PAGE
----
Connective Tissue

I am currently learning a piece of music on guitar that starts in A minor and then, some measures later, shifts to A# minor. Such a chromatic move is curiously compelling. It's not traditional by any means. However, when taken into conte

For me, one of the more enjoyable parts about music theory is figuring out how composers connect disparate tonal regions together. And that's the joy about this piece I am learning in particular. The connective musical tissue between these two tonal centers is what makes the piece that much more fascinating.

This is how I feel when I program. Just recently I played around with Ansible and having it provision AWS resources that are created by using an AWS CloudFormation template. Ansible relies on an inventory file to know what resources it has access to when I run commands through Ansible. The catch is that, to cut costs, I delete the AWS resources after each session. With the IP addresses of the VM's always changing, Ansible cannot rely on a static inventory file.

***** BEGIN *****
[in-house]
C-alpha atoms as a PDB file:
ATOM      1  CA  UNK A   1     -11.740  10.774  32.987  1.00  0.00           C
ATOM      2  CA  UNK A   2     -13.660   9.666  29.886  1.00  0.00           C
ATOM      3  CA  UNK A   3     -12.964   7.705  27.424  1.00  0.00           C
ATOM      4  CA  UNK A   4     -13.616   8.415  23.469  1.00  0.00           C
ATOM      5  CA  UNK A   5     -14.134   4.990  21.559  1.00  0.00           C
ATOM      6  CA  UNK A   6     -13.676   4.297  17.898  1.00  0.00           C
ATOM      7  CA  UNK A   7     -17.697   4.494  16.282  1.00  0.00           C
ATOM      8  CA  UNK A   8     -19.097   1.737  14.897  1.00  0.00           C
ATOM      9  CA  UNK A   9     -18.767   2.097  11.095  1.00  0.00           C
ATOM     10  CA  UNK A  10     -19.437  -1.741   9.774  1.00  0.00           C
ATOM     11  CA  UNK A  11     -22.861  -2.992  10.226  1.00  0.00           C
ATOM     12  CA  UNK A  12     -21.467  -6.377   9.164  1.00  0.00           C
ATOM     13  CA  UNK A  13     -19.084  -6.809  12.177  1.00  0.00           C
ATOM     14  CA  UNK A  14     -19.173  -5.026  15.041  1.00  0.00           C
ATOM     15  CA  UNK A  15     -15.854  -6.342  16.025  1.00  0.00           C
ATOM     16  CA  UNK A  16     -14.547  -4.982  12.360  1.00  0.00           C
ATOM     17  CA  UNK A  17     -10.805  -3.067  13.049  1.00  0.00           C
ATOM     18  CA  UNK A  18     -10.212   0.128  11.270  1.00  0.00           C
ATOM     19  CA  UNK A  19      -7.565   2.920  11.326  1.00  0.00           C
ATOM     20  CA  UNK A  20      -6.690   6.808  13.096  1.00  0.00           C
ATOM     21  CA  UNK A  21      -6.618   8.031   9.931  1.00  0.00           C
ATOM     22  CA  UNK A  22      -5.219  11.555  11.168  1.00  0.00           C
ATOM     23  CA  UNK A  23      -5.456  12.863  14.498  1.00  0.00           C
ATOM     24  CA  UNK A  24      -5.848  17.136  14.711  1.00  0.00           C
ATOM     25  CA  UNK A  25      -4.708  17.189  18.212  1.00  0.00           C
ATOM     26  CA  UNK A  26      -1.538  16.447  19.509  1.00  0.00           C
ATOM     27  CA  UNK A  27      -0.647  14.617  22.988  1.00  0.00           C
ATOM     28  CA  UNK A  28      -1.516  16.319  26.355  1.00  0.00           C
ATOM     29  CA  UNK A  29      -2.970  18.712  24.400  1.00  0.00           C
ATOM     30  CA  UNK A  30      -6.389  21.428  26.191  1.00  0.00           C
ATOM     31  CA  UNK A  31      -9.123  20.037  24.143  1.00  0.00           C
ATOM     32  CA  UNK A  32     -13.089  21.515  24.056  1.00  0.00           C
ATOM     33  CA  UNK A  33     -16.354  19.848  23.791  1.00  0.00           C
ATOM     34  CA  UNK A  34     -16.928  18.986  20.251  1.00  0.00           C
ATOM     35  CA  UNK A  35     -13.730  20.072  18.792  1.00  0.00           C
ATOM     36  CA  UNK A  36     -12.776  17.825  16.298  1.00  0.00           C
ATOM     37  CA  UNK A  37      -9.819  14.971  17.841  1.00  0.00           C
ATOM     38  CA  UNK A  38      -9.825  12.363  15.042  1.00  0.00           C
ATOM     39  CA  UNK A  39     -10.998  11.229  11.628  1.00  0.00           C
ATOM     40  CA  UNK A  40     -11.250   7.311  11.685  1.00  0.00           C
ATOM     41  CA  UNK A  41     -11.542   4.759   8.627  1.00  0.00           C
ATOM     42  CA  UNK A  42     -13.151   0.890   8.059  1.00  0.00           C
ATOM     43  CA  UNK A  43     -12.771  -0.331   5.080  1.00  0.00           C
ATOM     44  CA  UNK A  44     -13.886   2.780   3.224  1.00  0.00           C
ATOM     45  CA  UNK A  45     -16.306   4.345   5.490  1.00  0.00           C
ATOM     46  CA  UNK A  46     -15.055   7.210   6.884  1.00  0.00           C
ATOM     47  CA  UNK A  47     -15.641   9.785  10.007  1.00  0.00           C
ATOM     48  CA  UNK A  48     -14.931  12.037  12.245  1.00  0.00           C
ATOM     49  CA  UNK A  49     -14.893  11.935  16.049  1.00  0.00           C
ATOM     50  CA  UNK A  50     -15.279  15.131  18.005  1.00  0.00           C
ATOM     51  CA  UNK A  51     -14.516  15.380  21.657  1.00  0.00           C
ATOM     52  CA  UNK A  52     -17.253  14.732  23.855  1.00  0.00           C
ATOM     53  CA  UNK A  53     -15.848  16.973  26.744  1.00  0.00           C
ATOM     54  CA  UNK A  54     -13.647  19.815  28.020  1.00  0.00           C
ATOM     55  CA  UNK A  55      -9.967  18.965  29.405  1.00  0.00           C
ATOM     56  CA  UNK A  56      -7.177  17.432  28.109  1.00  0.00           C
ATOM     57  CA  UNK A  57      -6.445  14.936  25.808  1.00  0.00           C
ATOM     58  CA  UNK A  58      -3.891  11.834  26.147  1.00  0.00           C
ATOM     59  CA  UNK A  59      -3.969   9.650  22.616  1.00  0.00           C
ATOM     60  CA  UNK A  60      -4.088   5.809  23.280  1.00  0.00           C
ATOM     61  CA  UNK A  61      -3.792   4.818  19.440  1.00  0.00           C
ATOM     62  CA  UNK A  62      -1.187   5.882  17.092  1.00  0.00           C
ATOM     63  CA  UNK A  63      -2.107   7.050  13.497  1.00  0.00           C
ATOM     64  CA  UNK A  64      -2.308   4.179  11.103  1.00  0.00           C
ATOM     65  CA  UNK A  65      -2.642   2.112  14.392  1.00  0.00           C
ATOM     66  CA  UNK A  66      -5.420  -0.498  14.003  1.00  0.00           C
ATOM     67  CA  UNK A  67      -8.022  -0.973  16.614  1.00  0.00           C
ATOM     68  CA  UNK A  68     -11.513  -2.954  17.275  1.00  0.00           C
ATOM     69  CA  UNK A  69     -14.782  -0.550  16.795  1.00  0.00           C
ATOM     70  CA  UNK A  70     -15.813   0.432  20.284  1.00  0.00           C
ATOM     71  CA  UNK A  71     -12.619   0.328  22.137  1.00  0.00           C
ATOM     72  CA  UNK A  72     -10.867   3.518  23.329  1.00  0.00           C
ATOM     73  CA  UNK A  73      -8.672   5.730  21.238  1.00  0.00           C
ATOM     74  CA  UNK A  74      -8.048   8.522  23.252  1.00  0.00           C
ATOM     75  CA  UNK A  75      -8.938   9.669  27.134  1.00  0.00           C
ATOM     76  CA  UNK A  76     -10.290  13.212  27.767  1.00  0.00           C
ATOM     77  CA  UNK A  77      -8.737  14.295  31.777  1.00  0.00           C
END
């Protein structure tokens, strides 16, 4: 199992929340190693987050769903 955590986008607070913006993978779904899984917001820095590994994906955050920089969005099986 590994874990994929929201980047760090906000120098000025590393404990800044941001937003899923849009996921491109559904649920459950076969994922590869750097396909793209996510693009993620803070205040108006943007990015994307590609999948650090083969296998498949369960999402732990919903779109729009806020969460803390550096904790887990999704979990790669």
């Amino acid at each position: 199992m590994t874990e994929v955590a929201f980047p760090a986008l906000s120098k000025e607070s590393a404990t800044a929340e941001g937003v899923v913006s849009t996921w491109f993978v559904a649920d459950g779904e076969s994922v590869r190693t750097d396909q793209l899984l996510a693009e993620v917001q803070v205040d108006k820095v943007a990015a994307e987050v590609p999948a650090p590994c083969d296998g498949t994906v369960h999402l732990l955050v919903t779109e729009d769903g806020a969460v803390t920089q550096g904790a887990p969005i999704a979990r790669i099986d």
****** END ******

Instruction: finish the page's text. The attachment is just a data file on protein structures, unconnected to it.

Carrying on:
Ansible and AWS CloudFormation were my tonal centers in this case. The goal was to connect them together so that, once I deploy the AWS resources, I create a new inventory file with the information from the AWS CloudFormation API. Here's the jacked up bash script (with a lot of help from jq):


output=$(aws cloudformation describe-stacks --stack-name ansible | jq '.Stacks[0] .Outputs')

app1 ansible_host=$(echo $output | jq -r '.[0].OutputValue')
app2 ansible_host=$(echo $output | jq -r '.[1].OutputValue')

lb1 ansible_host=$(echo $output | jq -r '.[2].OutputValue')

control ansible-connection=local
# So apparently if you put quotes around a var it will keep the og spacing
echo "$value" > hosts.ini

# Run the playbook
ansible-playbook playbooks/run-the-playbook.yml

With programming I find the joy in creating connective tissue — be it a kludged together application or a one-off script. That part of programming feels very much like music, whether that be classical music or free jazz.